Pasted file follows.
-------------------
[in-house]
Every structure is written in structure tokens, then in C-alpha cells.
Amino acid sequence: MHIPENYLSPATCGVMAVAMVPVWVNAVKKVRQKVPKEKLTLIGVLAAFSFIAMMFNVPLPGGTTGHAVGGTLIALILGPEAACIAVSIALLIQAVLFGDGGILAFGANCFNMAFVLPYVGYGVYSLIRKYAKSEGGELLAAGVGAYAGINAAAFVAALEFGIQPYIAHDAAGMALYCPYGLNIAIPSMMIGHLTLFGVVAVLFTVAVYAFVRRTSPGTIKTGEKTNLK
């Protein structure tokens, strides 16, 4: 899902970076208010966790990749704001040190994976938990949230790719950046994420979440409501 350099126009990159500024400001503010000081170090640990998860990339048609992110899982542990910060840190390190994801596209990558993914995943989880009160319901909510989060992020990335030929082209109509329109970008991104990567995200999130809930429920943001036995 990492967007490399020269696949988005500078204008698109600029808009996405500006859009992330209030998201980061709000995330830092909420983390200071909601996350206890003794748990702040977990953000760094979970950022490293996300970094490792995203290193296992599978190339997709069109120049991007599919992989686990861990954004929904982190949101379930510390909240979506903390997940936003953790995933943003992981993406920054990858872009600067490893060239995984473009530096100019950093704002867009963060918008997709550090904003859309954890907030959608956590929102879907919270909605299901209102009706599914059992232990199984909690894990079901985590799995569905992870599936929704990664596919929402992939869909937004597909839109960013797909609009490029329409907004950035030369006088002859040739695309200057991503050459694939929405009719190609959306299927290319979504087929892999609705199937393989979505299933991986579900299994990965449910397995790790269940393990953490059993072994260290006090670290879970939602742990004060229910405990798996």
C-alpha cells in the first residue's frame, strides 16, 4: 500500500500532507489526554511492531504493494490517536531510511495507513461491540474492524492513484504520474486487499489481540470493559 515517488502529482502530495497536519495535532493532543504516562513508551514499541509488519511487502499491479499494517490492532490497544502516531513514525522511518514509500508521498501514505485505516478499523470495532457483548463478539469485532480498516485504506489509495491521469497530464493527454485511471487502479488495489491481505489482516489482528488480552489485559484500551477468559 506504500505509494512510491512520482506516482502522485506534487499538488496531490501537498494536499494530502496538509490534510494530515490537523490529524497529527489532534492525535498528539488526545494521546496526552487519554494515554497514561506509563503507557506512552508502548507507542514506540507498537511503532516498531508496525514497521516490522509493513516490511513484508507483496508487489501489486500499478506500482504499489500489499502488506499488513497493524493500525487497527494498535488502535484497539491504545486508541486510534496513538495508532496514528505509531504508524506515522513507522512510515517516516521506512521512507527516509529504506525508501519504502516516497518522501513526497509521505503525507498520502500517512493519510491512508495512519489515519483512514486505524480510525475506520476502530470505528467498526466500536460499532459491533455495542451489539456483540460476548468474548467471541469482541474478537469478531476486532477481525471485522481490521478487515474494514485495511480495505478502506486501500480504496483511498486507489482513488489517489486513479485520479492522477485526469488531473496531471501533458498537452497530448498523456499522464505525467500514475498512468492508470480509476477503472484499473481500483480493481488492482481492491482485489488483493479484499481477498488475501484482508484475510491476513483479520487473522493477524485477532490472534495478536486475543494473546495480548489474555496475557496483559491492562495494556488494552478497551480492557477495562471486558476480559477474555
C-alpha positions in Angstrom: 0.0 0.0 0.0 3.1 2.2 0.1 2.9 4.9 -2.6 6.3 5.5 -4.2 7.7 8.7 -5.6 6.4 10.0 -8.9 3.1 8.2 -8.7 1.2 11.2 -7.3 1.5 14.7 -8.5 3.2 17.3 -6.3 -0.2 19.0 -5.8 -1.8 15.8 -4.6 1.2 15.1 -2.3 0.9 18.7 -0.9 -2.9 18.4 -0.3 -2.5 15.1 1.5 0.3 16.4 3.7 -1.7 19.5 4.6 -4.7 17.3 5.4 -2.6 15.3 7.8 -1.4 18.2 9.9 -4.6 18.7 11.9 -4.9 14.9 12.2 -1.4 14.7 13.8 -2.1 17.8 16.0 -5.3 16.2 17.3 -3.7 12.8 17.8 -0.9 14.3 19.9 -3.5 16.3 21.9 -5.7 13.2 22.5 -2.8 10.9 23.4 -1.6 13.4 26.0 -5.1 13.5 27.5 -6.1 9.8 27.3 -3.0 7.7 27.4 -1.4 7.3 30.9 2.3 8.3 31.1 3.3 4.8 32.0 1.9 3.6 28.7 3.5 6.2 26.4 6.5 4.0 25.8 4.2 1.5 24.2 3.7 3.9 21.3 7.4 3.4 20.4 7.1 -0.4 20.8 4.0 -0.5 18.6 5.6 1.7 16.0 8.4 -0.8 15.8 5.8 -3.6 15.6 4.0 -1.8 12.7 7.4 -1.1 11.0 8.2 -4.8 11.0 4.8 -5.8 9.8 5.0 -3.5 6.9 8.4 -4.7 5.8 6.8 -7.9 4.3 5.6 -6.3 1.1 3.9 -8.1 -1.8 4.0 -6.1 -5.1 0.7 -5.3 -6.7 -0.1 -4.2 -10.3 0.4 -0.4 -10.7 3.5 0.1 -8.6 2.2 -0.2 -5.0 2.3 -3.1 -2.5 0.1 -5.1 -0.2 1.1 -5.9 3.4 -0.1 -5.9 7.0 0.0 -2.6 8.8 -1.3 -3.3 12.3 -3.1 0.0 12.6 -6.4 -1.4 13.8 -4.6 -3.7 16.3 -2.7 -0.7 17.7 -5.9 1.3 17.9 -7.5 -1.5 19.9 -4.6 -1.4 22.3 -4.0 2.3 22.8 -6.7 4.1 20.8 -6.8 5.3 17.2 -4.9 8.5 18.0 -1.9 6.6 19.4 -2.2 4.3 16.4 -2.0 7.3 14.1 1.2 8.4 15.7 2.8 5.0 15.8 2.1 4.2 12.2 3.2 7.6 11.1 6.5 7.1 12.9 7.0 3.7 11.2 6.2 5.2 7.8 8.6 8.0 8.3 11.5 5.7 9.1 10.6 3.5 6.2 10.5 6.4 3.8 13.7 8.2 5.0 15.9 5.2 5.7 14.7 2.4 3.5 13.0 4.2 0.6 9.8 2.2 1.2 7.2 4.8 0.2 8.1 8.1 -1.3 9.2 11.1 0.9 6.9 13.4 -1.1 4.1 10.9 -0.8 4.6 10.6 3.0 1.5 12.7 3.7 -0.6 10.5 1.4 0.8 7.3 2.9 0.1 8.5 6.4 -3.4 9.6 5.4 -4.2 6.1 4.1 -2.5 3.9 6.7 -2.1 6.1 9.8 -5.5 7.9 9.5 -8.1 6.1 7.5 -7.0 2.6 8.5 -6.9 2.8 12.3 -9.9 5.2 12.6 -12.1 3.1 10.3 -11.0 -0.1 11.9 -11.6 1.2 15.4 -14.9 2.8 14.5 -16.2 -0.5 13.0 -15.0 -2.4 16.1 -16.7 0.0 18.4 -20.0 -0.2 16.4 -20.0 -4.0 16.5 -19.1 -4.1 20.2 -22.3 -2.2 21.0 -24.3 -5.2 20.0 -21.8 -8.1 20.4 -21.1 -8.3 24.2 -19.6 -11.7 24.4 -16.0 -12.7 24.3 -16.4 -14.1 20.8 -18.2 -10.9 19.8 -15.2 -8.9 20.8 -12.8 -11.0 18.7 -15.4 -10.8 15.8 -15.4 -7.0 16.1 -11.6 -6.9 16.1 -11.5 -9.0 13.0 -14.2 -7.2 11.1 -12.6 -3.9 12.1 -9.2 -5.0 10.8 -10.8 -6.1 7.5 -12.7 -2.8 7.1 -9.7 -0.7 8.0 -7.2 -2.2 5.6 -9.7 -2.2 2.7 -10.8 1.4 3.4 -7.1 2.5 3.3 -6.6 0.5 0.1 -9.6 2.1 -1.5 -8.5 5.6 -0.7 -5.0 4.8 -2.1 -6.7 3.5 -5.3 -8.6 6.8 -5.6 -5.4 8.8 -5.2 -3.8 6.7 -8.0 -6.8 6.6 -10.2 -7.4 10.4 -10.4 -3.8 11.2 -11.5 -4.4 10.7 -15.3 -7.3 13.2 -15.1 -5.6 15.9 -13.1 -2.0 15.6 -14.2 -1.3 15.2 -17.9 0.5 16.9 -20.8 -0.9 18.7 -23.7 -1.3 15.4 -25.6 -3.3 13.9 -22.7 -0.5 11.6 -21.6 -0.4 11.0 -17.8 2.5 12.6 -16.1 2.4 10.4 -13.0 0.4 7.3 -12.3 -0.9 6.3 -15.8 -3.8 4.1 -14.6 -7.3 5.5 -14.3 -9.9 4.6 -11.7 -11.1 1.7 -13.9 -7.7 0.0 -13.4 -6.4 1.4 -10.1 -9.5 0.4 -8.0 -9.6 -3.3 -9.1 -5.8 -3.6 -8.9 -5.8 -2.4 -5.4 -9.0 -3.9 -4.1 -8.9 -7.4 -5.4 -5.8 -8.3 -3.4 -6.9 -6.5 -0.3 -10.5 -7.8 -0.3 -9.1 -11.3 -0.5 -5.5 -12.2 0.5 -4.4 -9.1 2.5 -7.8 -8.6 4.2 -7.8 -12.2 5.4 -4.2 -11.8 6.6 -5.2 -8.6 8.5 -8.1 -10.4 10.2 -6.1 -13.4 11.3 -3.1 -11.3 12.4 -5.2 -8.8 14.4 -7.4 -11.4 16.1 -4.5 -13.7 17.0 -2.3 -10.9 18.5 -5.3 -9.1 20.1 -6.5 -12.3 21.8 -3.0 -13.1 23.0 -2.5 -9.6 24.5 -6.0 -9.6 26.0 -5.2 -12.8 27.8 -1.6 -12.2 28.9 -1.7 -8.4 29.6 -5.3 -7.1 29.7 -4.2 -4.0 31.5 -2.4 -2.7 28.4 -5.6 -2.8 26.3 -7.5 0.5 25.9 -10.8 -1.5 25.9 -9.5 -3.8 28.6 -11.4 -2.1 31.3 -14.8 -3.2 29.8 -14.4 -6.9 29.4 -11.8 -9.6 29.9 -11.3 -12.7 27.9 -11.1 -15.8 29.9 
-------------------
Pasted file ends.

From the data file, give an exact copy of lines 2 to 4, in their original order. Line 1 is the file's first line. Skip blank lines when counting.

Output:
Every structure is written in structure tokens, then in C-alpha cells.
Amino acid sequence: MHIPENYLSPATCGVMAVAMVPVWVNAVKKVRQKVPKEKLTLIGVLAAFSFIAMMFNVPLPGGTTGHAVGGTLIALILGPEAACIAVSIALLIQAVLFGDGGILAFGANCFNMAFVLPYVGYGVYSLIRKYAKSEGGELLAAGVGAYAGINAAAFVAALEFGIQPYIAHDAAGMALYCPYGLNIAIPSMMIGHLTLFGVVAVLFTVAVYAFVRRTSPGTIKTGEKTNLK
């Protein structure tokens, strides 16, 4: 899902970076208010966790990749704001040190994976938990949230790719950046994420979440409501 350099126009990159500024400001503010000081170090640990998860990339048609992110899982542990910060840190390190994801596209990558993914995943989880009160319901909510989060992020990335030929082209109509329109970008991104990567995200999130809930429920943001036995 990492967007490399020269696949988005500078204008698109600029808009996405500006859009992330209030998201980061709000995330830092909420983390200071909601996350206890003794748990702040977990953000760094979970950022490293996300970094490792995203290193296992599978190339997709069109120049991007599919992989686990861990954004929904982190949101379930510390909240979506903390997940936003953790995933943003992981993406920054990858872009600067490893060239995984473009530096100019950093704002867009963060918008997709550090904003859309954890907030959608956590929102879907919270909605299901209102009706599914059992232990199984909690894990079901985590799995569905992870599936929704990664596919929402992939869909937004597909839109960013797909609009490029329409907004950035030369006088002859040739695309200057991503050459694939929405009719190609959306299927290319979504087929892999609705199937393989979505299933991986579900299994990965449910397995790790269940393990953490059993072994260290006090670290879970939602742990004060229910405990798996």